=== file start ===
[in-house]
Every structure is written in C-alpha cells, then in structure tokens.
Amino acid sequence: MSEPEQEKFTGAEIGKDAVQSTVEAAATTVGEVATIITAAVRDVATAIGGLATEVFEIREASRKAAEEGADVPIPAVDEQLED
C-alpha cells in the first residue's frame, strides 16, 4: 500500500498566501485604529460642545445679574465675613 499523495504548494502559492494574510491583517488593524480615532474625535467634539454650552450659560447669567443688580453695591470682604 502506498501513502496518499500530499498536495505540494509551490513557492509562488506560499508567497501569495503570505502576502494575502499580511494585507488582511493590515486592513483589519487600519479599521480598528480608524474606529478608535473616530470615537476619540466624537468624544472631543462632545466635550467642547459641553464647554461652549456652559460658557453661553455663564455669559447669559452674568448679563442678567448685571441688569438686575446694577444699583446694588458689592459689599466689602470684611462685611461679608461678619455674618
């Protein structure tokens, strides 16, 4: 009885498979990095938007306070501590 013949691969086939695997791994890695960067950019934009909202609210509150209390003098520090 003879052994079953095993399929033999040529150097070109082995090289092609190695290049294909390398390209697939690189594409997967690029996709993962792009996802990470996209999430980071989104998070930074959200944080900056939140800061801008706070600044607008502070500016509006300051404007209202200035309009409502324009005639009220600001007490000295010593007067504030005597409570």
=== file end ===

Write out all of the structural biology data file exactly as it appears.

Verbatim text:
[in-house]
Every structure is written in C-alpha cells, then in structure tokens.
Amino acid sequence: MSEPEQEKFTGAEIGKDAVQSTVEAAATTVGEVATIITAAVRDVATAIGGLATEVFEIREASRKAAEEGADVPIPAVDEQLED
C-alpha cells in the first residue's frame, strides 16, 4: 500500500498566501485604529460642545445679574465675613 499523495504548494502559492494574510491583517488593524480615532474625535467634539454650552450659560447669567443688580453695591470682604 502506498501513502496518499500530499498536495505540494509551490513557492509562488506560499508567497501569495503570505502576502494575502499580511494585507488582511493590515486592513483589519487600519479599521480598528480608524474606529478608535473616530470615537476619540466624537468624544472631543462632545466635550467642547459641553464647554461652549456652559460658557453661553455663564455669559447669559452674568448679563442678567448685571441688569438686575446694577444699583446694588458689592459689599466689602470684611462685611461679608461678619455674618
């Protein structure tokens, strides 16, 4: 009885498979990095938007306070501590 013949691969086939695997791994890695960067950019934009909202609210509150209390003098520090 003879052994079953095993399929033999040529150097070109082995090289092609190695290049294909390398390209697939690189594409997967690029996709993962792009996802990470996209999430980071989104998070930074959200944080900056939140800061801008706070600044607008502070500016509006300051404007209202200035309009409502324009005639009220600001007490000295010593007067504030005597409570």